At this point we’ve walked about 2.5 miles of the actual trail, plus just about a mile and a half of trying to get to the trail, so four miles in total, most of it up, for people who have never done this sort of thing. We had already made the possibly poor, but inescapable decision of filling up our water bottles from the small waterfalls we saw along the way. Yeah, we could have maybe turned back or something, but that decision had to be made an hour ago, and we would need water to get down too. The water was cold and tasted like that time you ate snow. Not the yellow snow. The good snow that had only trace amounts of feces in it. At this point we were actually rewarded with a breath-taking view. In fact, this is where Beelzy almost passed out.
Slowly and carefully we continued ascending. We’ve met other hikers, all descending and therefore happy and capable looking, while we turned more purple and sweaty with effort. But we finally made it there!
This was the first mountain lake we’ve ever seen, and it was quite pretty, with its wall of greenery and occasional husks from the presumed fire that gave it its name. There were a few folks camping there, some kids splashing in the water. The lake was kind of brown and teeming with life. I did not at all regret leaving my bathing suit at home.
Whatever, natural beauty! We needed a bit of clearing to collapse in and this wasn’t easy to find. There is a trail leading all around the lake, but you have to bushwhack your way through a bit, and exploring the nearby areas means more rushing at bushes like you mean them harm. I finally found a shady clearing (they were all shady really, trees everywhere!) where we fell over on our hoodies and tried to pass out while every possible buzzing insect came over for a taste, or at least to annoy us with said buzzing and to perhaps try to kamikaze its way into our noses and ears. We were covered in bug spray, but it wasn’t enough of a deterrent for insect curiosity. So, not too much rest, but we stayed there, unmoving, for about a half hour.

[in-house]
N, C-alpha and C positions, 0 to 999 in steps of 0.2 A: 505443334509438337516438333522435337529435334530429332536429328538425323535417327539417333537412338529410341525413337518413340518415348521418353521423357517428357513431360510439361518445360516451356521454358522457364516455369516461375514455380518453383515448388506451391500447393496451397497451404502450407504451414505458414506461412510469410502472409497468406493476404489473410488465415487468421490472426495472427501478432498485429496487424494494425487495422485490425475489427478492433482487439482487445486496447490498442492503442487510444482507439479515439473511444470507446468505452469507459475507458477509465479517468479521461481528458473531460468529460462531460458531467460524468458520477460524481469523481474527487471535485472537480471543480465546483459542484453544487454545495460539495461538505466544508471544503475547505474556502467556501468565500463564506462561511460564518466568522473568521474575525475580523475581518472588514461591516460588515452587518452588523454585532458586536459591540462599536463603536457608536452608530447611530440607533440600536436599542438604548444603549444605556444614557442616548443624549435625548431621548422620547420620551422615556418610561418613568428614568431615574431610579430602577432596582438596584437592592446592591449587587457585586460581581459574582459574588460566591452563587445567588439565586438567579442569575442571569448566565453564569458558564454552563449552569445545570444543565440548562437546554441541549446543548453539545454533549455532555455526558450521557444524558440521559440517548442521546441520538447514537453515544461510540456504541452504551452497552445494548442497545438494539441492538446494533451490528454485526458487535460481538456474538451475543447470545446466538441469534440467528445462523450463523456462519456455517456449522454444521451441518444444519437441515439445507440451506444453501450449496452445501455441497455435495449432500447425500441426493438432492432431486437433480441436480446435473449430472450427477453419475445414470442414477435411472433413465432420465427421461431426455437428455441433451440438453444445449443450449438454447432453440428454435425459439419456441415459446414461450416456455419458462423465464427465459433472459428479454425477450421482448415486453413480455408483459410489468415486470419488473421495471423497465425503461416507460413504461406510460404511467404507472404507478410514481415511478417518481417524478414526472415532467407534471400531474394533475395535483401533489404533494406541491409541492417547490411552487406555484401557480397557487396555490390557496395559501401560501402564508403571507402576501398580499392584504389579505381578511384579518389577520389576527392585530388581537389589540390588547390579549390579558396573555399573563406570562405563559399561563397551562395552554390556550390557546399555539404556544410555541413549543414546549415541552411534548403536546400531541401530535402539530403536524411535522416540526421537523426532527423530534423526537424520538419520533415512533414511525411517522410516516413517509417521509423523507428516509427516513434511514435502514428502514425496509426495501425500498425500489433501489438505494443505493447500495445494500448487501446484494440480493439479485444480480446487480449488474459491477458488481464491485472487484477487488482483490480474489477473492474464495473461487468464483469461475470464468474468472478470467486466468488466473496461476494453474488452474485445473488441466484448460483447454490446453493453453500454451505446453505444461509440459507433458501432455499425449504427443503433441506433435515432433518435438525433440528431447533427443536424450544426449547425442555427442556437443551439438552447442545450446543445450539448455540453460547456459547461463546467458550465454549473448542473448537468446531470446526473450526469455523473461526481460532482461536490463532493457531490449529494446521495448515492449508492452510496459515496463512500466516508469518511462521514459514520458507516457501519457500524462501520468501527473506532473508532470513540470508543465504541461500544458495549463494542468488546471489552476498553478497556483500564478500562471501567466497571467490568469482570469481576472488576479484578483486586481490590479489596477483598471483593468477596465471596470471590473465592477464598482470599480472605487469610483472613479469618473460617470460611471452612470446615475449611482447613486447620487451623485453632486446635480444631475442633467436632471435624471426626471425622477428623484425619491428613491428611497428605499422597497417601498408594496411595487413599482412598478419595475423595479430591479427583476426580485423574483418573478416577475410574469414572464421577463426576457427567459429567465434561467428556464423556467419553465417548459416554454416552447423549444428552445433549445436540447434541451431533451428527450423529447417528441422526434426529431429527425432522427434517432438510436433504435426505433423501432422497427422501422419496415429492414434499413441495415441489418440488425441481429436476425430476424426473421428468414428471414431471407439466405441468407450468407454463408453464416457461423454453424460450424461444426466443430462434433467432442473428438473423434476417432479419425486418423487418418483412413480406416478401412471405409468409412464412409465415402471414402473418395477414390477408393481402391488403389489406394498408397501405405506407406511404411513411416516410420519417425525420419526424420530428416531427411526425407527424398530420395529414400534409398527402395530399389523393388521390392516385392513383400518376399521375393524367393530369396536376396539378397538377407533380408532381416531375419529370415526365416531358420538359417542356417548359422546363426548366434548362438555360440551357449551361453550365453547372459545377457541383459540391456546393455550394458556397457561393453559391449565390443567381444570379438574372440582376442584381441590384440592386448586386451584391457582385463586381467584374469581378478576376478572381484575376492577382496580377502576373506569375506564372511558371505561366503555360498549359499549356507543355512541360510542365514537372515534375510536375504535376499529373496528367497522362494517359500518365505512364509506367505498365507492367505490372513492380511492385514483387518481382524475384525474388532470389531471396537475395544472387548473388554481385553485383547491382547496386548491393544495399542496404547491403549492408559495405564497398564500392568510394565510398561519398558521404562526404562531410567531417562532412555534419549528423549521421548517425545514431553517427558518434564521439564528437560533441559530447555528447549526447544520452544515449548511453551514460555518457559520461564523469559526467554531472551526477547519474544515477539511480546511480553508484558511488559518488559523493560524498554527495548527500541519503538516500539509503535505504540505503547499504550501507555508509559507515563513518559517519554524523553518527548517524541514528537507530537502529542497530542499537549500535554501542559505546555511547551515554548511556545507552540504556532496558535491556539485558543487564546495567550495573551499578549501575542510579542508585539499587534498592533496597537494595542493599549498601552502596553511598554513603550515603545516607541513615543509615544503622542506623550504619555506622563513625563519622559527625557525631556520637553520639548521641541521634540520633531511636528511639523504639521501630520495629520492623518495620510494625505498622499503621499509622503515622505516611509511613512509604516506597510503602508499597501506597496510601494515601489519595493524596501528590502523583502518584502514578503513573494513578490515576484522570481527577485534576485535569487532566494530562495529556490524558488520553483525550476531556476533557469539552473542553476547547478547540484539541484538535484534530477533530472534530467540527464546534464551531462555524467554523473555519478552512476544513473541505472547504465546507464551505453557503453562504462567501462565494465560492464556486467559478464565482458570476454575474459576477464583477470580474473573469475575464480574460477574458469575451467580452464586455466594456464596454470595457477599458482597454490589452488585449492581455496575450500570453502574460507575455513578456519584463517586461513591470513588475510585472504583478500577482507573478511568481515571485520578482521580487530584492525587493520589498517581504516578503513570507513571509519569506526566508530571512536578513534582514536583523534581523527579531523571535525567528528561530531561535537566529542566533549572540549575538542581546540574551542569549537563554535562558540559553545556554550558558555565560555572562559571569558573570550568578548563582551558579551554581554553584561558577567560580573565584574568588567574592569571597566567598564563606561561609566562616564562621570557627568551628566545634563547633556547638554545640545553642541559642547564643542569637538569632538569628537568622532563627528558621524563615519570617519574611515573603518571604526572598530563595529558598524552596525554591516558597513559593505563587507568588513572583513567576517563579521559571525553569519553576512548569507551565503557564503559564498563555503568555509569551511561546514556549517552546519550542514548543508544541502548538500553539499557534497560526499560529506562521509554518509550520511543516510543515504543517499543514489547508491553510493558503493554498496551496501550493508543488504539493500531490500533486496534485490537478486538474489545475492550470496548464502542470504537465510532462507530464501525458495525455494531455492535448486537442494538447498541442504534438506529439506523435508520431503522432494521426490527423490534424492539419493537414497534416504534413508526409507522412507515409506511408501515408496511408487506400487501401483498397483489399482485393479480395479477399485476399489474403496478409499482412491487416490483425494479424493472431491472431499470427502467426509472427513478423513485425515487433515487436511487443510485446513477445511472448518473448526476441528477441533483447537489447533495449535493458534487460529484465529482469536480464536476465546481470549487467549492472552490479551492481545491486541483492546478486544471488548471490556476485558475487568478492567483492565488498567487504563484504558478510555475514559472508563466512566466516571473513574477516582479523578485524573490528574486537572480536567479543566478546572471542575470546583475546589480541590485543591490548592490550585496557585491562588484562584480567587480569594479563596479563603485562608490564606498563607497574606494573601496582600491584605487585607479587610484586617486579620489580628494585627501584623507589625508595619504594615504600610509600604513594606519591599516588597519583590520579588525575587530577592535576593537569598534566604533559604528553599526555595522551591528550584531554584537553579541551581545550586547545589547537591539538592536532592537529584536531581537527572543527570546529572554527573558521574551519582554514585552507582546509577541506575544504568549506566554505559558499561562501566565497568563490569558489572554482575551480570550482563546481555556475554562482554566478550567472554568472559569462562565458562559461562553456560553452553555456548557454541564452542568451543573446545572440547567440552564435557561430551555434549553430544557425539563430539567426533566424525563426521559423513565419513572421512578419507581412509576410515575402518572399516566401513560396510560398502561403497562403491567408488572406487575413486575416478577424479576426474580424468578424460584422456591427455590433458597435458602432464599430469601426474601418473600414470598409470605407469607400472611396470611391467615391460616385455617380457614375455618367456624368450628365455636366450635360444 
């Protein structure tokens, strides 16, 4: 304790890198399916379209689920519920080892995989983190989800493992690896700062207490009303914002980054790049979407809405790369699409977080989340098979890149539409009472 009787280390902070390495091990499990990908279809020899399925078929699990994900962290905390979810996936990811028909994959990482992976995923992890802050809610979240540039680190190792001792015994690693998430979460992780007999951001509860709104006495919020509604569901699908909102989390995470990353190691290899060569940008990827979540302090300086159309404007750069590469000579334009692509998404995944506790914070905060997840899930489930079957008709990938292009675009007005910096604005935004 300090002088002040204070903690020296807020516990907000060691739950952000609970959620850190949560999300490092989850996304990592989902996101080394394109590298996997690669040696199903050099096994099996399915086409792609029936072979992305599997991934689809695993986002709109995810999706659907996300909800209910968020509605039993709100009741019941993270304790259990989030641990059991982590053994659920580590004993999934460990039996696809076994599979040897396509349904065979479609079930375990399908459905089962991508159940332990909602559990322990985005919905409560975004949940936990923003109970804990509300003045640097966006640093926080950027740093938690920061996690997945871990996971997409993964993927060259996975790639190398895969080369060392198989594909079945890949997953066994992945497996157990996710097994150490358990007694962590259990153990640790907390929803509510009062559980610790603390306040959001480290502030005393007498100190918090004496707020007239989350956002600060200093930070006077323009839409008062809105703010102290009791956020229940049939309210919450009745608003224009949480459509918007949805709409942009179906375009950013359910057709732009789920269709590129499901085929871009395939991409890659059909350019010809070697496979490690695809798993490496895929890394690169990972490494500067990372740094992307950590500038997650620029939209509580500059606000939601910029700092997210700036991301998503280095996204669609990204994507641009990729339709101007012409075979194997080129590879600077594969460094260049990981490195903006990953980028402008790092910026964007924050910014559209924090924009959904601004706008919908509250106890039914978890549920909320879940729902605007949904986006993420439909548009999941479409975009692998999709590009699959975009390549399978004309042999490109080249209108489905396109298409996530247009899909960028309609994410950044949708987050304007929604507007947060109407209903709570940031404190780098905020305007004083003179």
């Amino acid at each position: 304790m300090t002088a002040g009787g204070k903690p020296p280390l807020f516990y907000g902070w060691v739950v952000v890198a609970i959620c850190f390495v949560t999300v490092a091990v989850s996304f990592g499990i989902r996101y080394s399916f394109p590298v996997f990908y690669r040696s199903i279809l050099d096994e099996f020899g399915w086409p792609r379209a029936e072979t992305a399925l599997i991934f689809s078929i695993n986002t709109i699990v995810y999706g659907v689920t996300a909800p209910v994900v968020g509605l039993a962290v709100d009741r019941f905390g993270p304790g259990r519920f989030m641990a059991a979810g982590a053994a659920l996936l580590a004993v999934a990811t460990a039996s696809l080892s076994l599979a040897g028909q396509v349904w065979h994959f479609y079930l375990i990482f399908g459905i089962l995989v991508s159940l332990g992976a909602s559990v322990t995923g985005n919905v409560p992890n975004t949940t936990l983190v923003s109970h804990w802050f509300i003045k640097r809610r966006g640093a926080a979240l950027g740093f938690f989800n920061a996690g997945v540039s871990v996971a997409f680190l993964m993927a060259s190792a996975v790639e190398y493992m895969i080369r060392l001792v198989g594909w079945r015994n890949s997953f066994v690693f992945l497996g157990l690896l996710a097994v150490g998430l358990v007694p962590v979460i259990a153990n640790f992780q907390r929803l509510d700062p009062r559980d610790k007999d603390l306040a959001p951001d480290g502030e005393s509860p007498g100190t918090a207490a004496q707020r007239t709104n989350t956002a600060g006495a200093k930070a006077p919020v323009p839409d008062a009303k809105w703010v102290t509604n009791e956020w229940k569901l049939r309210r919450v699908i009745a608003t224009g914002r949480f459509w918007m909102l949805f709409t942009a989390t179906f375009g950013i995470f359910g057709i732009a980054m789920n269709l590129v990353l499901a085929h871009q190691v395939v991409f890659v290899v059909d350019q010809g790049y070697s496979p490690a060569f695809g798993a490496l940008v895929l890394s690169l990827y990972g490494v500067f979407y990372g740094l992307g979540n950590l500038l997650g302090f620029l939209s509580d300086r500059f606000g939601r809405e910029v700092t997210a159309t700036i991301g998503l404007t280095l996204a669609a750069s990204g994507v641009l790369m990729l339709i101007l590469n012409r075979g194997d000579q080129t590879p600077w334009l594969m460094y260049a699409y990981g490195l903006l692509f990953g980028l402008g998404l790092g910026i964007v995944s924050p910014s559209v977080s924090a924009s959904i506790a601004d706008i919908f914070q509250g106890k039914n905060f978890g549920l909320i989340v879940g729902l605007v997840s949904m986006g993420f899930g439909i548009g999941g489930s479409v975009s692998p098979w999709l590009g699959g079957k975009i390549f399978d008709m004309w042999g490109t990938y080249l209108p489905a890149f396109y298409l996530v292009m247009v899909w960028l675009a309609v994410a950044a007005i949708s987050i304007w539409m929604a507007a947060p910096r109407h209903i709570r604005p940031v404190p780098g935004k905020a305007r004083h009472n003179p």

It was about 4:30pm now, the sun on its way down. It took us nearly 4 hours to get there. I bravely insisted that the way down will be a total piece of cake in comparison, because of the down factor and how we’ll eat our bananas and just cruise on that energy, snacking on nuts as needed, and then… then, there is more snow melt water with poop in it to look forward to! I enticed Beelzy with that last bit I think, because we started on down.
Thankfully, the way down only took about two hours. Beelzy spent some of that time simply running. That’s how steep it was. We saw lots more spiders and other bugs and the occasional chipmunk. Nuts were a great source of energy, and we kept ourselves hydrated. I walked down carefully, feeling generally fine until we finally got to the trail-head, from which we still had a mile and a half to go until we got to our little car. Suddenly I kind of lost all ability to remain civil. This happens sometimes when I’m pushed to my physical limits. I become like a robot, and I am uninterested in other people, or what’s around me. I just want to do the task I was apparently designed for, and in this case, it was walking at a specific pace, while staring at the ground until my eyes burned and my neck started cramping.
On the way to the car we met a bunch of people driving up the horrible road, asking us questions like, “Is it almost over?” and “We brought our guns.” That last one wasn’t a question, but for some reason everyone who saw us thought we were experts on the area and wanted to know things like where the best place for target practice was (NOT a trail with hikers on it?).
The reunion with the car was the bees knees. We got in and just sort of sat there for a bit, luxuriating in the ability to block nature out with glass and plastic and steel and whatever else the wonderful machine is made of. An hour later we were at a taco place by our house stuffing our starving faces. Then I spent 6 hours watching television. There was no excuse for it. I just sort of mindlessly sat there, soaking my feet, and watched “House” until I realized that the water in my bucket was cold and I have been sleeping sitting up.
Punchbowl Falls seems like a total piece of cake now! Totally going to get on that in a few weeks. When the PTSD wears off.